Harriet Truscott

Such Beautiful Mechanics

November. A frost, then sun -

and the leaves fell gold and endless in the garden.

 

Air thick with gold - the green drowned gold

of museum treasures worn with age,

with the weight of earth or rock or waves - 

and the sound of them, leaves falling onto stone.

 

I know the mechanics of it - the abscission layer, which exists

between leaf and stem to clutch tight

then break, one cell ripping

apart from another triggered

by frost. All this is in the books.

 

What has gone unreported there -

this slow fall of gold

through the sharp air.

Called ‘Finisterre’ in Spanish (in Galician, ‘Fisterra’)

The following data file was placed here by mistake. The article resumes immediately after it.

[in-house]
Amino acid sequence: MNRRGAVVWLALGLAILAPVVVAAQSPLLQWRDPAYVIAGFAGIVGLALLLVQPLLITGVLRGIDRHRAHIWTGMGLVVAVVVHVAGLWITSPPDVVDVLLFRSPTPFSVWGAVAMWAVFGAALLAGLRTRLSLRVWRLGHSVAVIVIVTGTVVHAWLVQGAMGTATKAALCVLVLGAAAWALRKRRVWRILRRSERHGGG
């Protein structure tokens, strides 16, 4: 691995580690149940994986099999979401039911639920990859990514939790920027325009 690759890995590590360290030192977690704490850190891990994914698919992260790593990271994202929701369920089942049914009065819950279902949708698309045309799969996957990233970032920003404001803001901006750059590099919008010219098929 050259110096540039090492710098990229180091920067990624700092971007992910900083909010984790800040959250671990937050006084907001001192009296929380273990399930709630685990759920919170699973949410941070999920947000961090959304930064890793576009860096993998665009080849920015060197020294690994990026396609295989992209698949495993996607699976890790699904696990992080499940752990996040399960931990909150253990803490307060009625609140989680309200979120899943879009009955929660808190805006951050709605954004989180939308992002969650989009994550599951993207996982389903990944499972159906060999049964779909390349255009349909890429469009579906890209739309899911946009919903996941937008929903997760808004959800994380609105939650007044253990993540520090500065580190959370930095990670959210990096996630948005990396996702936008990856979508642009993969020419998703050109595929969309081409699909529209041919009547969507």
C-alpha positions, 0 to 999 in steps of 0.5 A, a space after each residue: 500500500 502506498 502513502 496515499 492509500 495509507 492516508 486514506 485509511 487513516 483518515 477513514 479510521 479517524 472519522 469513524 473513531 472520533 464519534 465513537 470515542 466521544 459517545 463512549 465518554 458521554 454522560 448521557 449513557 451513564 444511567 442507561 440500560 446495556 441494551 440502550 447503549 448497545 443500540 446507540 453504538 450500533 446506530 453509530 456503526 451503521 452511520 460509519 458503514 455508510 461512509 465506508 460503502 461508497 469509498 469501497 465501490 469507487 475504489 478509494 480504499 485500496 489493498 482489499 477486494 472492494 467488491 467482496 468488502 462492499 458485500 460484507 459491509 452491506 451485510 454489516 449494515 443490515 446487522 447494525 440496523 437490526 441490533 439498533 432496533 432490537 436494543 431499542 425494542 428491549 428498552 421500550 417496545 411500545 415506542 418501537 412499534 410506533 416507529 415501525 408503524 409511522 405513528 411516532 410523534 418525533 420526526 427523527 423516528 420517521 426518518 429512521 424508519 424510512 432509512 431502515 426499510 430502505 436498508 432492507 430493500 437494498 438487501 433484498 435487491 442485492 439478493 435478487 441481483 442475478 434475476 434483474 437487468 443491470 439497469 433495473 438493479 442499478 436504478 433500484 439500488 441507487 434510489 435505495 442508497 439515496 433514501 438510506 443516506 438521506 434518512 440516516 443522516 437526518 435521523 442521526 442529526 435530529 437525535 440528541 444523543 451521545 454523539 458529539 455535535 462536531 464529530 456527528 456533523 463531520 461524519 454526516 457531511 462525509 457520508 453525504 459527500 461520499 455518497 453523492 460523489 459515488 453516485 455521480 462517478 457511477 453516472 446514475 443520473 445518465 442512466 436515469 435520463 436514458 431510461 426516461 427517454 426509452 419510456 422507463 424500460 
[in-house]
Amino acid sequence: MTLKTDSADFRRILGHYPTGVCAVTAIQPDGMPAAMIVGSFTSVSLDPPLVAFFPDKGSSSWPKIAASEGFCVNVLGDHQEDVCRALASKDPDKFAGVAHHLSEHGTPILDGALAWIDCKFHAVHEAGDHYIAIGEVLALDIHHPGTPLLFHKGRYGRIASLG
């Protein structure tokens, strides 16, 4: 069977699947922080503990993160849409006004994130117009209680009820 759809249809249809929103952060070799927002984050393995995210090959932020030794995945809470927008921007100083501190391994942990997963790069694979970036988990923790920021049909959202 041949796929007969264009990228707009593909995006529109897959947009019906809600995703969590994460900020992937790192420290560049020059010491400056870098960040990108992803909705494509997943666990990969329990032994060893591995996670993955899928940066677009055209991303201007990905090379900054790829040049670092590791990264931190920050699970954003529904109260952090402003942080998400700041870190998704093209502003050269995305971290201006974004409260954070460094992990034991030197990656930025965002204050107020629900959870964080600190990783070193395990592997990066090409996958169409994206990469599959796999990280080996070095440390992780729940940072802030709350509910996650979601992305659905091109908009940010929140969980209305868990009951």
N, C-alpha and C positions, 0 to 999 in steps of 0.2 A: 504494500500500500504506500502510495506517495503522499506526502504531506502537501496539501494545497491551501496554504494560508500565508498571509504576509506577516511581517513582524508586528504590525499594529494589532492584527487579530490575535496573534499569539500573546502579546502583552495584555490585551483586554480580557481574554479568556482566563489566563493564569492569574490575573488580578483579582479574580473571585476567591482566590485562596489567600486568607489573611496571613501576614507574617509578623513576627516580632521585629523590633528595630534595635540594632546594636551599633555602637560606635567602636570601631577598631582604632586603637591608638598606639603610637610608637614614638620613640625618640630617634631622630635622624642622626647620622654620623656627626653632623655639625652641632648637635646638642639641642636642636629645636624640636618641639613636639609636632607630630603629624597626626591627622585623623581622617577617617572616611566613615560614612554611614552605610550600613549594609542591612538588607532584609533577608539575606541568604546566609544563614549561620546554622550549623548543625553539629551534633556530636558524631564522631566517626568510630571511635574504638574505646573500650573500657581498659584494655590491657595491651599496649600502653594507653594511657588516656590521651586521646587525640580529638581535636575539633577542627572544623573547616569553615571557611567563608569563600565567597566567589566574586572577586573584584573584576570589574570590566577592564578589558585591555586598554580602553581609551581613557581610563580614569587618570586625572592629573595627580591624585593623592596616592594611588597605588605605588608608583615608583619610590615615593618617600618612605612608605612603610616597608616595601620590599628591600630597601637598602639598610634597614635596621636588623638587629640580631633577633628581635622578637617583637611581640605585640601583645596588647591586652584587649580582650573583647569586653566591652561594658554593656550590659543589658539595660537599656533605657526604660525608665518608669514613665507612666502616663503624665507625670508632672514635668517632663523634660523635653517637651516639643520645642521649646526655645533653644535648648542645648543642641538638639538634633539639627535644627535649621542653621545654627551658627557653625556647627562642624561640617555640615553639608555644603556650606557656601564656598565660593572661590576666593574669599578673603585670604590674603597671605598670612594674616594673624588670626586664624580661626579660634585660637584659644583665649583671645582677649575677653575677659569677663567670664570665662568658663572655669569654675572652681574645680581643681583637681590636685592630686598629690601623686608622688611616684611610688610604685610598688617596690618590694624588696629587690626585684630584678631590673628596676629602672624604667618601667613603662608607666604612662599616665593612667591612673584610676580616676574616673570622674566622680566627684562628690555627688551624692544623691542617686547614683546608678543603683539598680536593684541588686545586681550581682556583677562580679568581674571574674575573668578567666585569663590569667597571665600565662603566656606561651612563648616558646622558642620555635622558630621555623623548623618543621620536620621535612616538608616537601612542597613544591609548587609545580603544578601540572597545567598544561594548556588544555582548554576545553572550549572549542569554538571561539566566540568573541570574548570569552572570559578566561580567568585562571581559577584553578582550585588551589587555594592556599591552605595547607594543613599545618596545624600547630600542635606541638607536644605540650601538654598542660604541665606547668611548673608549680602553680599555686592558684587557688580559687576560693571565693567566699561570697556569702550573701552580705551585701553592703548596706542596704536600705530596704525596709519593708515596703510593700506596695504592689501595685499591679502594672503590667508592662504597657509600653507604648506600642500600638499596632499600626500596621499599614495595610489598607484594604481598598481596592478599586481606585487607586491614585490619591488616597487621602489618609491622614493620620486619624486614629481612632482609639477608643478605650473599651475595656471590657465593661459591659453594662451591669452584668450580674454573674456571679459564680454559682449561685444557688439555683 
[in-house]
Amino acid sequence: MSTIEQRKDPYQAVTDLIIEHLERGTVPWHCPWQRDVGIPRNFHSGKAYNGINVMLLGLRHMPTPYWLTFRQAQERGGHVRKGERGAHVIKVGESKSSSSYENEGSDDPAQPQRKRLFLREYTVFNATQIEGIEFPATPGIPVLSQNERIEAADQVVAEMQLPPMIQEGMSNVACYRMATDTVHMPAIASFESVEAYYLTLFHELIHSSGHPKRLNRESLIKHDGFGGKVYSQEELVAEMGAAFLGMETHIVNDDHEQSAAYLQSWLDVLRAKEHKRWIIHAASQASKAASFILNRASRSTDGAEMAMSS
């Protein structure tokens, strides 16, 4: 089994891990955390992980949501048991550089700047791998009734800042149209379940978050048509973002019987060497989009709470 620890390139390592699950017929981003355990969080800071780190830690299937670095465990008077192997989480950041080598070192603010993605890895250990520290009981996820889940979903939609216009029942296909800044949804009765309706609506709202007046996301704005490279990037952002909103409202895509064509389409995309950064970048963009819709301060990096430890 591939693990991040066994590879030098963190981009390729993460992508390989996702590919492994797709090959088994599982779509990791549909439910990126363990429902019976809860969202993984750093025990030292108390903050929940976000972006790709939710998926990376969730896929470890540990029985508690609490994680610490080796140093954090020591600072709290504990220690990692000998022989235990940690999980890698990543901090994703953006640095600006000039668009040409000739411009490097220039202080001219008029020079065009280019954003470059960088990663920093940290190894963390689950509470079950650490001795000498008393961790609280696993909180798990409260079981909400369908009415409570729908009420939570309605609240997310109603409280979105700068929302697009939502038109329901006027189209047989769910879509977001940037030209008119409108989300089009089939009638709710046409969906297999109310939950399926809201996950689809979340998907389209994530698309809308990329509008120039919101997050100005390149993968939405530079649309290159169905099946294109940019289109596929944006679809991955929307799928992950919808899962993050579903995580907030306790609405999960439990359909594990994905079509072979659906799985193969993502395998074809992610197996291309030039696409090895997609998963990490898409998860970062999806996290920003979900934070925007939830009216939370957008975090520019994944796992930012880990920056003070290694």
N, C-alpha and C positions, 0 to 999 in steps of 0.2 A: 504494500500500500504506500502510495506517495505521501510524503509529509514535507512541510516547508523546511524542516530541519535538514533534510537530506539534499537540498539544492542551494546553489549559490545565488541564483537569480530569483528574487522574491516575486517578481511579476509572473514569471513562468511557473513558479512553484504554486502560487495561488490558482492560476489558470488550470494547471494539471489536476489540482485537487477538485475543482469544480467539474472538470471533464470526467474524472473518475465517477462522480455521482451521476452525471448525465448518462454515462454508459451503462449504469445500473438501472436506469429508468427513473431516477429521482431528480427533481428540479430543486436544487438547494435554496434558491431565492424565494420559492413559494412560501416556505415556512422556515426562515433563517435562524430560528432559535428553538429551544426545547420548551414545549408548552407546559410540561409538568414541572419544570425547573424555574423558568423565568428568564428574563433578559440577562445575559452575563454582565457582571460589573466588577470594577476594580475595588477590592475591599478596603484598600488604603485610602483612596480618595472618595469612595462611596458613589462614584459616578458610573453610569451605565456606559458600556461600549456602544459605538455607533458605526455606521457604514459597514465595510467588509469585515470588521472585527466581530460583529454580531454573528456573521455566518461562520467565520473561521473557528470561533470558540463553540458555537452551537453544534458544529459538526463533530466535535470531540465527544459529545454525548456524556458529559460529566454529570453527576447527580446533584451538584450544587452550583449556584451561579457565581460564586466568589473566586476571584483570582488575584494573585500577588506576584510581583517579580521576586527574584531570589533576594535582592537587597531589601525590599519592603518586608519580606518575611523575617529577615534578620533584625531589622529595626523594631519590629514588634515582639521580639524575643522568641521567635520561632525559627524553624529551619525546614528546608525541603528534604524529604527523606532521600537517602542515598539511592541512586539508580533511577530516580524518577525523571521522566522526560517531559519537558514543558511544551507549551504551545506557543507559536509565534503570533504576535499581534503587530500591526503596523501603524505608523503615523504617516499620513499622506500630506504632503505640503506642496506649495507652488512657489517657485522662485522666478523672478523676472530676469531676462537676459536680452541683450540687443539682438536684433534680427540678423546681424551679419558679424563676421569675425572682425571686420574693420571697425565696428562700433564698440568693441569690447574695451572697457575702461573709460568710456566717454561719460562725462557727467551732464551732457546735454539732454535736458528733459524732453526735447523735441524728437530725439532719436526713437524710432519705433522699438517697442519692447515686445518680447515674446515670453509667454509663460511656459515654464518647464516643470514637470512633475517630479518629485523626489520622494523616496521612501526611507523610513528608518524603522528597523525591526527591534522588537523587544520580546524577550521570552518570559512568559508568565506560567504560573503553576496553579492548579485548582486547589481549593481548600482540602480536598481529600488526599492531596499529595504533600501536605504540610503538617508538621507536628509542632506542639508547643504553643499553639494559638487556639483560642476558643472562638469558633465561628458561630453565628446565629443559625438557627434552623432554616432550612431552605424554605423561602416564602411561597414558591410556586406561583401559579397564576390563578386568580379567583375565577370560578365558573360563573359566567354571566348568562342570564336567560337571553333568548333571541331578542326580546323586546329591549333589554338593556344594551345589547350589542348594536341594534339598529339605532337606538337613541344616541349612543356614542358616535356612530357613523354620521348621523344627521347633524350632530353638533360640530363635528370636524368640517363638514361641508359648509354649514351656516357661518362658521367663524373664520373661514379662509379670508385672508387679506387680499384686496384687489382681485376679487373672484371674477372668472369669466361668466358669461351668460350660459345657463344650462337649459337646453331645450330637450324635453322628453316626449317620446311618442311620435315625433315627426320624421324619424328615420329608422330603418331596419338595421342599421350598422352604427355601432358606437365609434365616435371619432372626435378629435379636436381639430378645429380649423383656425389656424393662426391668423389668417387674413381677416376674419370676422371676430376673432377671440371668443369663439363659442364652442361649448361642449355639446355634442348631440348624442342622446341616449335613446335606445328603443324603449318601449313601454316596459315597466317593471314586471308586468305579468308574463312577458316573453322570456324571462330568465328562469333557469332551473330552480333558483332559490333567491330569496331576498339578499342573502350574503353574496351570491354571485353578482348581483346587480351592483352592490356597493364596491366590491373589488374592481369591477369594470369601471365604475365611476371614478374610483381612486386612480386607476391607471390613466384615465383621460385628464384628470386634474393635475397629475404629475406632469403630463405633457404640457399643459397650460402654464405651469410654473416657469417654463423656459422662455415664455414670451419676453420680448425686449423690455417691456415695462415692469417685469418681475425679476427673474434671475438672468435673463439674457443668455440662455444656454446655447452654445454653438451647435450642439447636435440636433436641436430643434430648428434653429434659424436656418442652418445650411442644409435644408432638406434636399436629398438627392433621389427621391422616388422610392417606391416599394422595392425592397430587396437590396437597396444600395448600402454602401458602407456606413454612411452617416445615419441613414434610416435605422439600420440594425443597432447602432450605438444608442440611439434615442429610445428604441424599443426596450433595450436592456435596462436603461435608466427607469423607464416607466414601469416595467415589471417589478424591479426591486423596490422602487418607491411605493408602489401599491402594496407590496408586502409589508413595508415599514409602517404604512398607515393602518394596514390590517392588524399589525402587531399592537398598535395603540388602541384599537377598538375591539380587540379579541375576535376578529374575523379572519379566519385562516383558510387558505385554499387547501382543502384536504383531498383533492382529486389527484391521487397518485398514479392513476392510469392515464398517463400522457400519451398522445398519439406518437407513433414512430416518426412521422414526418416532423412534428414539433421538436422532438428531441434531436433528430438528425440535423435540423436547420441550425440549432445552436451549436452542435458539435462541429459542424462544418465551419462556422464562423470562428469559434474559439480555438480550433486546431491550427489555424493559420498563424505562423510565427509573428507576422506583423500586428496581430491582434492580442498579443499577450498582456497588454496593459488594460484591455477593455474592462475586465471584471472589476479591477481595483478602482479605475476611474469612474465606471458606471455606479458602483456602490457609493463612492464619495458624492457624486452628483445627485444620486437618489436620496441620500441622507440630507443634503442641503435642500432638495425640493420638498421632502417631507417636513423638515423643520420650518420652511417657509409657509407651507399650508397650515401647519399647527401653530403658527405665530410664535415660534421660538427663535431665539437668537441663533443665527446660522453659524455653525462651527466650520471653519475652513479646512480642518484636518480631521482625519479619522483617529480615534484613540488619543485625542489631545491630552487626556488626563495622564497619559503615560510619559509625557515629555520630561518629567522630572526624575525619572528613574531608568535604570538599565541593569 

Start here. Sail west.

 

I hate your language

your fishermen’s language,

that casts and nets and hauls away.

Your lobster-pot language, luring and funnelling,

your coastal dialect.

 

Sail west. The Shellfish Coast -

Costa de Marisco (Costa do Marisco)

 

Your language trawled back my grandmother

the tide drawing her further and further from us,

running swift out of English -

we followed, we followed - 

into Spanish waters

 

Sail west. Costa de la Muerte – (Costa

da Morte) – the Death Coast

 

then beyond,

mouthing and gaping, sounds hooked in our tongues

(Estou … estou de camiño)

and my mother guessed, I think she’s speaking to mamá,

as the tide ran swifter still

 

and then she was so far away

in a language that none of us speak

 

Sail west. Fisterra - Finisterre –

Earth’s End

 

cast up, on that far voiceless shore.

Harriet Truscott is a writer and editor, living on the edge of the fens. Some of her other recent work appears online at époque é-zine, 192 magazine and Abridged. Find her at @HMTruscott on Twitter.

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